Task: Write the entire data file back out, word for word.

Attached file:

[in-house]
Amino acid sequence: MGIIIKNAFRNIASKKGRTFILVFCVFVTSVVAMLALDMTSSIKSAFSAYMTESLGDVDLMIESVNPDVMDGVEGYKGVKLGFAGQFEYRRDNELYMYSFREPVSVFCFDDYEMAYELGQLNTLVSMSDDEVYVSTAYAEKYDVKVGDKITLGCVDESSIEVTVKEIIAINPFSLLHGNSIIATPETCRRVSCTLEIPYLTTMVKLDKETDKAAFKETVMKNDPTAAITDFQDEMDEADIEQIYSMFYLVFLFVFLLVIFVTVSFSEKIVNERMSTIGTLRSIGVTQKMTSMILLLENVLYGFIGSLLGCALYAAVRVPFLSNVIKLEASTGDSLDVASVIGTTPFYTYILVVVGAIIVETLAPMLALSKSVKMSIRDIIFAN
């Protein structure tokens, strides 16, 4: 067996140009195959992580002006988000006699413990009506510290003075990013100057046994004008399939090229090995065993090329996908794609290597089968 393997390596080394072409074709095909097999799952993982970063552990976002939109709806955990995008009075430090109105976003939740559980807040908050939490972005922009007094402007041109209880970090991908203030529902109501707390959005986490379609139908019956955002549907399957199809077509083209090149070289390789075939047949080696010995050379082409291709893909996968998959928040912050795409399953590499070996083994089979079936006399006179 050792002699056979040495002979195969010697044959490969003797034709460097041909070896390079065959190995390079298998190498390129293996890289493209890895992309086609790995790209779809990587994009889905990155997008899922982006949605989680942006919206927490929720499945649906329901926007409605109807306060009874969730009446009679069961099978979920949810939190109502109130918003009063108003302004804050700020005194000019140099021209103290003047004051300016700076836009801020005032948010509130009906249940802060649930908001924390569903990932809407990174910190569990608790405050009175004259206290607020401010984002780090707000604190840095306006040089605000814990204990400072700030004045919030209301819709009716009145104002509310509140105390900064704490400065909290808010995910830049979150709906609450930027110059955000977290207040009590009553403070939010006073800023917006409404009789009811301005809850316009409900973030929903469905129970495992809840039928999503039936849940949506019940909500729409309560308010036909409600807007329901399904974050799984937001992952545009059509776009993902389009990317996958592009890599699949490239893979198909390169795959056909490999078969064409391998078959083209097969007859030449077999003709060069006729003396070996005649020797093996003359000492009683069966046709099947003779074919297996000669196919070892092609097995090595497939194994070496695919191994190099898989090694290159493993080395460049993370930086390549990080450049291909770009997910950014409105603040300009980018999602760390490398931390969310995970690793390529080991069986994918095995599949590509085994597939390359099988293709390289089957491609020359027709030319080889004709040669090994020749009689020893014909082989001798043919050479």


[in-house]
Amino acid sequence: MGIIIKNAFRNIASKKGRTFILVFCVFVTSVVAMLALDMTSSIKSAFSAYMTESLGDVDLMIESVNPDVMDGVEGYKGVKLGFAGQFEYRRDNELYMYSFREPVSVFCFDDYEMAYELGQLNTLVSMSDDEVYVSTAYAEKYDVKVGDKITLGCVDESSIEVTVKEIIAINPFSLLHGNSIIATPETCRRVSCTLEIPYLTTMVKLDKETDKAAFKETVMKNDPTAAITDFQDEMDEADIEQIYSMFYLVFLFVFLLVIFVTVSFSEKIVNERMSTIGTLRSIGVTQKMTSMILLLENVLYGFIGSLLGCALYAAVRVPFLSNVIKLEASTGDSLDVASVIGTTPFYTYILVVVGAIIVETLAPMLALSKSVKMSIRDIIFAN
């Protein structure tokens, strides 16, 4: 067996140009195959992580002006988000006699413990009506510290003075990013100057046994004008399939090229090995065993090329996908794609290597089968 393997390596080394072409074709095909097999799952993982970063552990976002939109709806955990995008009075430090109105976003939740559980807040908050939490972005922009007094402007041109209880970090991908203030529902109501707390959005986490379609139908019956955002549907399957199809077509083209090149070289390789075939047949080696010995050379082409291709893909996968998959928040912050795409399953590499070996083994089979079936006399006179 050792002699056979040495002979195969010697044959490969003797034709460097041909070896390079065959190995390079298998190498390129293996890289493209890895992309086609790995790209779809990587994009889905990155997008899922982006949605989680942006919206927490929720499945649906329901926007409605109807306060009874969730009446009679069961099978979920949810939190109502109130918003009063108003302004804050700020005194000019140099021209103290003047004051300016700076836009801020005032948010509130009906249940802060649930908001924390569903990932809407990174910190569990608790405050009175004259206290607020401010984002780090707000604190840095306006040089605000814990204990400072700030004045919030209301819709009716009145104002509310509140105390900064704490400065909290808010995910830049979150709906609450930027110059955000977290207040009590009553403070939010006073800023917006409404009789009811301005809850316009409900973030929903469905129970495992809840039928999503039936849940949506019940909500729409309560308010036909409600807007329901399904974050799984937001992952545009059509776009993902389009990317996958592009890599699949490239893979198909390169795959056909490999078969064409391998078959083209097969007859030449077999003709060069006729003396070996005649020797093996003359000492009683069966046709099947003779074919297996000669196919070892092609097995090595497939194994070496695919191994190099898989090694290159493993080395460049993370930086390549990080450049291909770009997910950014409105603040300009980018999602760390490398931390969310995970690793390529080991069986994918095995599949590509085994597939390359099988293709390289089957491609020359027709030319080889004709040669090994020749009689020893014909082989001798043919050479």